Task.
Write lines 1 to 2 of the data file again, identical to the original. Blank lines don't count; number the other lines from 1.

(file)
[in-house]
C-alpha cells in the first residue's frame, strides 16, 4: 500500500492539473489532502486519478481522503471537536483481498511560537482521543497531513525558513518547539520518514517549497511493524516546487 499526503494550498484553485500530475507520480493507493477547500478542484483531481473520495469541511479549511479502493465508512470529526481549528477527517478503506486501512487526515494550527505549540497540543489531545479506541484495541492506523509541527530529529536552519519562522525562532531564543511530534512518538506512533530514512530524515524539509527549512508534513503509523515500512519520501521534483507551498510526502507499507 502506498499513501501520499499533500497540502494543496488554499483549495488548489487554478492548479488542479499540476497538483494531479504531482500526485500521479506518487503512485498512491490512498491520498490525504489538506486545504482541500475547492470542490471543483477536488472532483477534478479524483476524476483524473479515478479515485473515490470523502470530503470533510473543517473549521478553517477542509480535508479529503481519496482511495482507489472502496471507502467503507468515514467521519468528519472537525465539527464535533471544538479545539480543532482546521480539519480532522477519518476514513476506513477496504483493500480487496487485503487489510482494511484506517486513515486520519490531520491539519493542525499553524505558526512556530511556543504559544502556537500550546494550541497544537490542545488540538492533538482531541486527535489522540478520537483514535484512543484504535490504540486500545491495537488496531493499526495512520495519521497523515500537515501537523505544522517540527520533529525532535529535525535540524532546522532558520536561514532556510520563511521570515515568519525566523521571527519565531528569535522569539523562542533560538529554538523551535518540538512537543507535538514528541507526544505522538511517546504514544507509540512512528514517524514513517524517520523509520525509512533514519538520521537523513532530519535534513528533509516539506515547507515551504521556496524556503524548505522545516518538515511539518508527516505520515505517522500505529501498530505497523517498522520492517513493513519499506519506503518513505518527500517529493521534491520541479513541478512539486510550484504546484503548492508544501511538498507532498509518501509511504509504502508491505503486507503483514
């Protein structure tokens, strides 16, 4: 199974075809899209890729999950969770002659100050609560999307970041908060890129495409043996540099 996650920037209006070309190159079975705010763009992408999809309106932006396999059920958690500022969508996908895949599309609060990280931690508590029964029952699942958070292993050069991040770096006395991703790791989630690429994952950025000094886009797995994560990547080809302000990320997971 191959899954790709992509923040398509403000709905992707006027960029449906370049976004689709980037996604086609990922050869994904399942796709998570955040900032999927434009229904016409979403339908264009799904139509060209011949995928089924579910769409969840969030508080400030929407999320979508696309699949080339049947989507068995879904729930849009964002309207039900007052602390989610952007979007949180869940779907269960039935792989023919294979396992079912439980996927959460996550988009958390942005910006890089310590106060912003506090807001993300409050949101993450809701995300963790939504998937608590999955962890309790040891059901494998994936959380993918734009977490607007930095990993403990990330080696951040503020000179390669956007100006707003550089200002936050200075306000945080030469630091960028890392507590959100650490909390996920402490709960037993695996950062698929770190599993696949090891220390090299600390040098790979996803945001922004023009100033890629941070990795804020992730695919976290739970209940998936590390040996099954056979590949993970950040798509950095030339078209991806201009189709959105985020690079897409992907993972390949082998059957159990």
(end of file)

[in-house]
C-alpha cells in the first residue's frame, strides 16, 4: 500500500492539473489532502486519478481522503471537536483481498511560537482521543497531513525558513518547539520518514517549497511493524516546487 499526503494550498484553485500530475507520480493507493477547500478542484483531481473520495469541511479549511479502493465508512470529526481549528477527517478503506486501512487526515494550527505549540497540543489531545479506541484495541492506523509541527530529529536552519519562522525562532531564543511530534512518538506512533530514512530524515524539509527549512508534513503509523515500512519520501521534483507551498510526502507499507 502506498499513501501520499499533500497540502494543496488554499483549495488548489487554478492548479488542479499540476497538483494531479504531482500526485500521479506518487503512485498512491490512498491520498490525504489538506486545504482541500475547492470542490471543483477536488472532483477534478479524483476524476483524473479515478479515485473515490470523502470530503470533510473543517473549521478553517477542509480535508479529503481519496482511495482507489472502496471507502467503507468515514467521519468528519472537525465539527464535533471544538479545539480543532482546521480539519480532522477519518476514513476506513477496504483493500480487496487485503487489510482494511484506517486513515486520519490531520491539519493542525499553524505558526512556530511556543504559544502556537500550546494550541497544537490542545488540538492533538482531541486527535489522540478520537483514535484512543484504535490504540486500545491495537488496531493499526495512520495519521497523515500537515501537523505544522517540527520533529525532535529535525535540524532546522532558520536561514532556510520563511521570515515568519525566523521571527519565531528569535522569539523562542533560538529554538523551535518540538512537543507535538514528541507526544505522538511517546504514544507509540512512528514517524514513517524517520523509520525509512533514519538520521537523513532530519535534513528533509516539506515547507515551504521556496524556503524548505522545516518538515511539518508527516505520515505517522500505529501498530505497523517498522520492517513493513519499506519506503518513505518527500517529493521534491520541479513541478512539486510550484504546484503548492508544501511538498507532498509518501509511504509504502508491505503486507503483514